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The Dirtbombs Stranglehold: The Dirtbombs represent Detroit to the fullest.

Motor City Madmen

With two drummers and one cool frontman, the Dirtbombs propel garage rock back to the future

By Traci Vogel

MICK COLLINS IS so cool, even his name sounds like a cocktail drink tribute to the Rolling Stones. The frontman for Detroit garage-punk band the Dirtbombs has variously been described as a mod, a punk and James Brown with an indie backup band, but one thing is for sure--he loves music, he breathes music, so much so that his skill at rock & roll arrangement (some might say derangement) is like James Brown's skill with a yawp: un-de-ni-able.

The Dirtbombs have been an official Detroit band, with evolving lineups, for nearly a decade, and a persistent regional rumor for years more before that. Collins' ambitious love of projects means that he always has a handful of bands going, each one of which has its own personality, from funk to punk to R&B to techno concept.

That the Dirtbombs are currently the most high-profile of these projects might be due, some critics have intimated, to industry coattailing of crazily trendy fellow Detroiters the White Stripes (the two bands released a split 7-incher in 2000 and are good friends), combined with the indie vogue for garage rock, but who really cares what spawned the band's sudden shot to the top? The Dirtbombs are for real, and they can prove it.

Oh, wait--they already did. The release last year of Ultraglide in Black, on In the Red records, testified loud and clear (and did I say loud?). Ultraglide in Black is a collection of roughed-up, well-chosen covers and one original tune by Collins. Not just one but two drummers lend the band a sonic backbone of hubbub, and the guitars (Collins plays lead, with Jim Diamond on electric bass) are often completely fuzzed out.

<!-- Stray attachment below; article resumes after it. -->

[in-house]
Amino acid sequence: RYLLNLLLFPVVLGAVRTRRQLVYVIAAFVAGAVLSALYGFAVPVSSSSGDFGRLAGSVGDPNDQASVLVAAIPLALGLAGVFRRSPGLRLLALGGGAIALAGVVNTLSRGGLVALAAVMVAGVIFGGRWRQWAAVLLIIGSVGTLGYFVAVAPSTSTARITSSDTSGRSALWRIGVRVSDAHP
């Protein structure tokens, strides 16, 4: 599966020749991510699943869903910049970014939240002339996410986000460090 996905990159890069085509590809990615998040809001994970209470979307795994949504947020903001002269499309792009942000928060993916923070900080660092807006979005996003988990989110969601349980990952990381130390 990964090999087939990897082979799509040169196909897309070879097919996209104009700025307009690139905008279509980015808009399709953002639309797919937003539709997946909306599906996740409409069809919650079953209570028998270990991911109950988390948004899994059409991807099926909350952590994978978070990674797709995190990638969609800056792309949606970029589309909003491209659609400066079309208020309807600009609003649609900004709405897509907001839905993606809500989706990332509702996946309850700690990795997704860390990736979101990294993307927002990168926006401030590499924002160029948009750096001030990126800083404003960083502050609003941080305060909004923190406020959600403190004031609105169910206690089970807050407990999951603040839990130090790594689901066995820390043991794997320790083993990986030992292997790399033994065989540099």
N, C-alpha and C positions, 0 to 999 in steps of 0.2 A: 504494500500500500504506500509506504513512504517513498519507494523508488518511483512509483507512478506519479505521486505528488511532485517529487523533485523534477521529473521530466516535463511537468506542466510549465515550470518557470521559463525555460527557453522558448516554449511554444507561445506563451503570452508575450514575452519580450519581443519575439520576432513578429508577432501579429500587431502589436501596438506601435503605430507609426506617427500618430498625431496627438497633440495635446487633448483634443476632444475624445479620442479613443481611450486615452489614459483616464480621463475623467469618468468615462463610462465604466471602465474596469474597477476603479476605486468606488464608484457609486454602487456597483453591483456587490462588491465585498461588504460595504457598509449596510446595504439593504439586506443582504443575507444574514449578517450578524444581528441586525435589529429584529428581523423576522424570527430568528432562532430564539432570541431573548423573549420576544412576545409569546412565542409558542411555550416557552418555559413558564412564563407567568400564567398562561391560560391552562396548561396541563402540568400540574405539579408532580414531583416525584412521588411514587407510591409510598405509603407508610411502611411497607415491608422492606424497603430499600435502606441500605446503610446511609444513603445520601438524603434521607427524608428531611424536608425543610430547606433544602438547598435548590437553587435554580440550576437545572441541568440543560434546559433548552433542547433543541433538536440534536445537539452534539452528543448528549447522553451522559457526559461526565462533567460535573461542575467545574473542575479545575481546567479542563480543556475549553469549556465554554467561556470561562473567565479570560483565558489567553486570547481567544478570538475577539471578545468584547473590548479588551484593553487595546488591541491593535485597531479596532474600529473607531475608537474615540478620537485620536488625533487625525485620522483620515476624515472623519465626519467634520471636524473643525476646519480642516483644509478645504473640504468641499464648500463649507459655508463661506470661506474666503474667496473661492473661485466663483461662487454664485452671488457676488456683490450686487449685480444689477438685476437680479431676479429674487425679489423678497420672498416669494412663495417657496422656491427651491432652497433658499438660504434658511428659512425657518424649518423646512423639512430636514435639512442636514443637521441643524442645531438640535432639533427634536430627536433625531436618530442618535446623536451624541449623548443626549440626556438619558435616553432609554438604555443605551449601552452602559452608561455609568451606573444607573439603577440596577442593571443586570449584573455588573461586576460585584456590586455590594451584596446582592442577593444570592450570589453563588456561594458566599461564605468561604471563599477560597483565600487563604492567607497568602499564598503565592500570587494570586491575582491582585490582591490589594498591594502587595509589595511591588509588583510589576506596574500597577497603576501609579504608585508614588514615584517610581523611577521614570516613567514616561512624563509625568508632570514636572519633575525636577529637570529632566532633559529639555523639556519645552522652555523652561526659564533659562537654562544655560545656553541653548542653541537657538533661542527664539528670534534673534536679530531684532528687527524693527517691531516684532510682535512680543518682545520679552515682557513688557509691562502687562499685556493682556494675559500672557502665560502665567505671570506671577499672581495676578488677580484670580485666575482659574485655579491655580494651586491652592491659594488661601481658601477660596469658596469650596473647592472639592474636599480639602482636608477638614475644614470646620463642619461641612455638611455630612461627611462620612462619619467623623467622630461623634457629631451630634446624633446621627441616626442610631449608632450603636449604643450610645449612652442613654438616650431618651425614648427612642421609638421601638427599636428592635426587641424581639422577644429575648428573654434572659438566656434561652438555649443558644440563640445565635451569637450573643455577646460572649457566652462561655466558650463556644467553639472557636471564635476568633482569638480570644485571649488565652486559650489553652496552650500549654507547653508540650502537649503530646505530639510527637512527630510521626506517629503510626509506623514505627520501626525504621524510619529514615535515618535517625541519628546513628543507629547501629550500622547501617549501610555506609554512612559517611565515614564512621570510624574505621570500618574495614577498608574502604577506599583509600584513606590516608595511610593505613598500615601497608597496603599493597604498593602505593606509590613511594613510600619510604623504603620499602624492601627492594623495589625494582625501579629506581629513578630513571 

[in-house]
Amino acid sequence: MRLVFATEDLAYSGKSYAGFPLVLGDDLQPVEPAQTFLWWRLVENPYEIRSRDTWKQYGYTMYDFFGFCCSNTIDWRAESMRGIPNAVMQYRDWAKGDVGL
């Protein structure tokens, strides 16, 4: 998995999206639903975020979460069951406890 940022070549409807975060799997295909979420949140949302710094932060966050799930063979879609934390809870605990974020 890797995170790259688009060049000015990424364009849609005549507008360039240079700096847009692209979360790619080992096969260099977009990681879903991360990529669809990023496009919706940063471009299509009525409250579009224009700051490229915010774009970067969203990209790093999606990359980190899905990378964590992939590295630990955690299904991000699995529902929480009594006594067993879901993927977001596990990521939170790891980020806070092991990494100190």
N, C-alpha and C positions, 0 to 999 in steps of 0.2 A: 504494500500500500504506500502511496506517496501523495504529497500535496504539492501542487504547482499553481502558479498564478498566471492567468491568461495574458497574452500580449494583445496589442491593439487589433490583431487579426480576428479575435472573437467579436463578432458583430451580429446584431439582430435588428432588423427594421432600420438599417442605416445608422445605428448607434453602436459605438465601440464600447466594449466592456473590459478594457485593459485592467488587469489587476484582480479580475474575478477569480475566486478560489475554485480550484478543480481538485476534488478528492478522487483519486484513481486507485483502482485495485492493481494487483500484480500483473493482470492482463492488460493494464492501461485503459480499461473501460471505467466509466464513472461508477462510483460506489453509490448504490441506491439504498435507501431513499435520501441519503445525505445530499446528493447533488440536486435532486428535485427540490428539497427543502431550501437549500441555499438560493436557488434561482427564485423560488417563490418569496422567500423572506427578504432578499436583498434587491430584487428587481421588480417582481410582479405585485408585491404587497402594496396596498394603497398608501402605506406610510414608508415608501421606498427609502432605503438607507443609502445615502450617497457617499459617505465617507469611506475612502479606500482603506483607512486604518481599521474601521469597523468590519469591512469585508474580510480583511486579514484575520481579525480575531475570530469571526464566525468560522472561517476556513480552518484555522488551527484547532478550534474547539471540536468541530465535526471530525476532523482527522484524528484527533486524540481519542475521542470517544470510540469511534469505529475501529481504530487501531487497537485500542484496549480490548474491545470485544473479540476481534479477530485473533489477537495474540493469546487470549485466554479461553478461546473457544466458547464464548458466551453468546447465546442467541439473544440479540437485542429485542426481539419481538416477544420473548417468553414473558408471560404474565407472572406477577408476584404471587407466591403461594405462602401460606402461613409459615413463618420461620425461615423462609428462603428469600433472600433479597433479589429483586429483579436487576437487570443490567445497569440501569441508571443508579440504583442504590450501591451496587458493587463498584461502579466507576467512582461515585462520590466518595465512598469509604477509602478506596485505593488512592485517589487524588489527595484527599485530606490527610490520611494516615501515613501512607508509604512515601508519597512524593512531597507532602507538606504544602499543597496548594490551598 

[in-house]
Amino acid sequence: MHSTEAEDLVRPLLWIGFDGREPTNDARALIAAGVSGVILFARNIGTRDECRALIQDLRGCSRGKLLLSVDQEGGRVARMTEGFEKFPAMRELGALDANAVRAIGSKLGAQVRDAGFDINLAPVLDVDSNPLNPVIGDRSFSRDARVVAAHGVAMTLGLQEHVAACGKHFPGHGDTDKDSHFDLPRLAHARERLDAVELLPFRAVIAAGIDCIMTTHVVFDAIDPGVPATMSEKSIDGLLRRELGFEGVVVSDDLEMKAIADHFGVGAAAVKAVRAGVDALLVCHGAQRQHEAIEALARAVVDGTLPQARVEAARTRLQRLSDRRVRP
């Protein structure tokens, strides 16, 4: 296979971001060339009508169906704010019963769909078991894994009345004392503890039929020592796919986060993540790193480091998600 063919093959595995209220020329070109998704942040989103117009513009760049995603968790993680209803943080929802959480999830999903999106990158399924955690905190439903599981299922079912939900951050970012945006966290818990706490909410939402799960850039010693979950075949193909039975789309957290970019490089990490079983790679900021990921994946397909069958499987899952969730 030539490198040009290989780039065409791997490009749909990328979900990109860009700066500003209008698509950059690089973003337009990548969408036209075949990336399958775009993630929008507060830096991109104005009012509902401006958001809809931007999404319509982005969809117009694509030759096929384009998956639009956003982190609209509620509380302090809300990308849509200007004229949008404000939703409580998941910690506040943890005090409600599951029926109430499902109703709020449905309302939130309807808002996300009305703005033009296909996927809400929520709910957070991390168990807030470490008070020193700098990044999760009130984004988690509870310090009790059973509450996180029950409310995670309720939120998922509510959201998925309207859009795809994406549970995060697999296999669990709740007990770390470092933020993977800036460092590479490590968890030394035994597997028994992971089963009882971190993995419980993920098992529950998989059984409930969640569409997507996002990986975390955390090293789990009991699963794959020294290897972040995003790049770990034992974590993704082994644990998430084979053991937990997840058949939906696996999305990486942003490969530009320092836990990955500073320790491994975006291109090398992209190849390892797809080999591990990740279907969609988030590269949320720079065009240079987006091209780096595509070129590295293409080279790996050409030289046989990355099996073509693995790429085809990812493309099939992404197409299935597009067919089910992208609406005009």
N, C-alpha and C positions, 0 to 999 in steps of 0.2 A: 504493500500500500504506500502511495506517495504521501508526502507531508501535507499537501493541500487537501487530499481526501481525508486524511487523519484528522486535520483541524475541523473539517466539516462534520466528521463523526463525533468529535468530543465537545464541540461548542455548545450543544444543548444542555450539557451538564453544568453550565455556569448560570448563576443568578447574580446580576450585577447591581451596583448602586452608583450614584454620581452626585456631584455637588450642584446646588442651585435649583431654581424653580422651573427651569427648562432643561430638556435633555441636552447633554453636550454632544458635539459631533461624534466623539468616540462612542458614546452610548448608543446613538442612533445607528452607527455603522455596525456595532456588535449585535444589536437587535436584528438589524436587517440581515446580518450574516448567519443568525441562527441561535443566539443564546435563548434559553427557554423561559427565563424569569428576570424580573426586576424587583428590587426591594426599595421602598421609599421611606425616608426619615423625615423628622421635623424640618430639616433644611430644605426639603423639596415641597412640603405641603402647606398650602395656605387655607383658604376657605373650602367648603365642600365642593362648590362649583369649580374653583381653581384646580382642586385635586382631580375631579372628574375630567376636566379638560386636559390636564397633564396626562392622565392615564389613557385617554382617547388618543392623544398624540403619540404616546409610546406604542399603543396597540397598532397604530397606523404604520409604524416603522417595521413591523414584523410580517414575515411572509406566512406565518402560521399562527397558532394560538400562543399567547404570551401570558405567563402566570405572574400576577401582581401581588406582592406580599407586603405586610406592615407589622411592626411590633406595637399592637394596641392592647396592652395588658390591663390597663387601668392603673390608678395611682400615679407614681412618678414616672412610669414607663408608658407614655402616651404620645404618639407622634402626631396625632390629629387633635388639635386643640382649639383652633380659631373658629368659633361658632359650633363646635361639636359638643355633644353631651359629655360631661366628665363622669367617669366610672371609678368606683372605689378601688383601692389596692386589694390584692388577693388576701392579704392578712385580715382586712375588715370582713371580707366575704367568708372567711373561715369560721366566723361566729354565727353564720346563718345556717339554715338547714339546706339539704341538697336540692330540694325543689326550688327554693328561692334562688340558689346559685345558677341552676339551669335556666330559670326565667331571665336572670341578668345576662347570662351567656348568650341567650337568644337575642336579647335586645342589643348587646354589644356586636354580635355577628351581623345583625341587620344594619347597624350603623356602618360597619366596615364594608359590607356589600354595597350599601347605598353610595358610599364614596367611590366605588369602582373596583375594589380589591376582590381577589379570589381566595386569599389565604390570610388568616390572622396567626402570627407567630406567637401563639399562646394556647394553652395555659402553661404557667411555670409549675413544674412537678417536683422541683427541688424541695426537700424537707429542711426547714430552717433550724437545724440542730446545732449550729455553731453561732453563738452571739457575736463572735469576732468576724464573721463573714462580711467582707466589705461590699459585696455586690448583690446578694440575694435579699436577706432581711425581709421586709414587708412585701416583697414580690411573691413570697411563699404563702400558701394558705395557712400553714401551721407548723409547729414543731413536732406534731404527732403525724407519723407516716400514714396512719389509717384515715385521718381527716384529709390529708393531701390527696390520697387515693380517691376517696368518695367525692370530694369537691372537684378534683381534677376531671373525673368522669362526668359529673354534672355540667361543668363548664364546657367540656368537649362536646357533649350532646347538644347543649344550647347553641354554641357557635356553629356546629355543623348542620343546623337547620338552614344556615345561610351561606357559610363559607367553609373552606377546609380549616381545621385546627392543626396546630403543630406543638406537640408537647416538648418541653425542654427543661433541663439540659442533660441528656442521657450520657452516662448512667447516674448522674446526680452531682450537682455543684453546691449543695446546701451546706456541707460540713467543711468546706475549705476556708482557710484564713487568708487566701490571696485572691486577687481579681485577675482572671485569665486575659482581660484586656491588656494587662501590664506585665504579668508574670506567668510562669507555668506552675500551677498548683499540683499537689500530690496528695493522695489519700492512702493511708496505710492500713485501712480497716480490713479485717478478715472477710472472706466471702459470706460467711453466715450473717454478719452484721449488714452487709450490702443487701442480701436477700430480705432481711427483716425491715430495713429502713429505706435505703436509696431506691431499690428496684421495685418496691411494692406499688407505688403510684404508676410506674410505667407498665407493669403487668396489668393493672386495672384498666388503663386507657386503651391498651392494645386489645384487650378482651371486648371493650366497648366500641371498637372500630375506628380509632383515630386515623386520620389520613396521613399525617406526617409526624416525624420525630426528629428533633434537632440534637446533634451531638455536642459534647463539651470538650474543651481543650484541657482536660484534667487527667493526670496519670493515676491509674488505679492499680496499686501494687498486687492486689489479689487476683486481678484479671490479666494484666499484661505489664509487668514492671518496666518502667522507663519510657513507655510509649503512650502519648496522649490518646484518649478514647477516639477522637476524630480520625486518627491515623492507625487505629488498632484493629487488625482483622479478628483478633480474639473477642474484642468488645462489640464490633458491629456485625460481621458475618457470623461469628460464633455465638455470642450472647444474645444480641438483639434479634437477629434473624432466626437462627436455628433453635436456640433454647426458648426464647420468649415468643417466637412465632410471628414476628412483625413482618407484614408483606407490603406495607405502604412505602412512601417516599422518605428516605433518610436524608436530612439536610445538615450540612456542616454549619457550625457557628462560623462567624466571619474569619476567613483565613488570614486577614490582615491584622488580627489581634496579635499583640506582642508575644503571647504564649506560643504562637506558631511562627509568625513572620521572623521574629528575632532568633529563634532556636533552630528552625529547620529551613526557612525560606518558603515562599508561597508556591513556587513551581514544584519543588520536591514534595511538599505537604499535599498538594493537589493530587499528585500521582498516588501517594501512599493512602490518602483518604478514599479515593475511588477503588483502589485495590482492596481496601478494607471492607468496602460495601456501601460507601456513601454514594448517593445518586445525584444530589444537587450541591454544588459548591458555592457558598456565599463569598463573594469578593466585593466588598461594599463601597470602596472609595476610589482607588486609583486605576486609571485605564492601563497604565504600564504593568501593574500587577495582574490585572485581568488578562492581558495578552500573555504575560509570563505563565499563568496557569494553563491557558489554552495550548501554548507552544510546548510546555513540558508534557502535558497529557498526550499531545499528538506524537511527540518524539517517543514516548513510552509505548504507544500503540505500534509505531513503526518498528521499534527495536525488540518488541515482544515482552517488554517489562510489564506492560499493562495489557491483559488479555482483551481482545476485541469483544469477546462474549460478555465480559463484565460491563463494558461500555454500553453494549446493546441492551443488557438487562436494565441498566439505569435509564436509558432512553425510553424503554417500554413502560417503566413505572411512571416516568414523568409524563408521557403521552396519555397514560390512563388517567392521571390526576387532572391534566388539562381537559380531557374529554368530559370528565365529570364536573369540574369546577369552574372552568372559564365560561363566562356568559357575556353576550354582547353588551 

The album rocks long, hard and across the timbre of stereophonics. There is one moment of perfect feedback, on the track "Your Love Belongs Under a Rock," when the amp's screech and the lyrics line up in what must be a calculated coincidence--the kind of calculated coincidence that makes a listener grin, turn it up a notch and relax into the hands of sure-thing talent.

But the big audio star of Ultraglide is the voice of Mick Collins. Raised on Marvin Gaye and the New York Dolls both, Collins can go from a pained blues/punk wail in a song like "Chains of Love" to the silky seduction of Barry White's "I'm Qualified to Satisfy You" as nonchalantly as if he's just shaking for change in his pocket.

He has the nerve to cover George Clinton ("I'll Wait"), Stevie Wonder ("Livin' for the City) and Curtis Mayfield ("Kung Fu"), and he makes every song his own. Partly, again, this is his genius for arrangement, but partly it reflects Collins' 15-odd years of fronting punks acts like Blacktop, Kind Sound Quartet, the Screws and, most notoriously, the Gories.

The creed of the Gories--the unpunklike belief that if you make it danceable, they will come--beats in the Dirtbombs, too, but the intervening years have allowed Collins' experimentation to find surer footing. The Gories formed in 1986, lasted nearly a decade and went down in the punk record for playing a style often described as "primitive." Although Collins constantly claims in interviews that he still "only knows two chords," the musicianship in the Dirtbombs is tight enough to send Collins' false modesty out the nearest club-room window.

Complaints have been made that the garage rock that's so popular right now--the White Stripes, the Strokes, the Vines--is derivative, that it isn't original. Maybe that's true, but Mick Collins is surely an original talent, and one other thing is sure: you're bound to find yourself nodding along when the blast of the Dirtbombs' two drummers and one smooth operator detonates.

The Dirtbombs, The Detroit Cobras and KO & the Knockouts appear Tuesday (Oct. 8) at 8pm at Bimbo's 365 Club, 1025 Columbus Ave., San Francisco. Tickets are $15 (www.ticketweb.com).

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From the October 3-9, 2002 issue of Metro, Silicon Valley's Weekly Newspaper.

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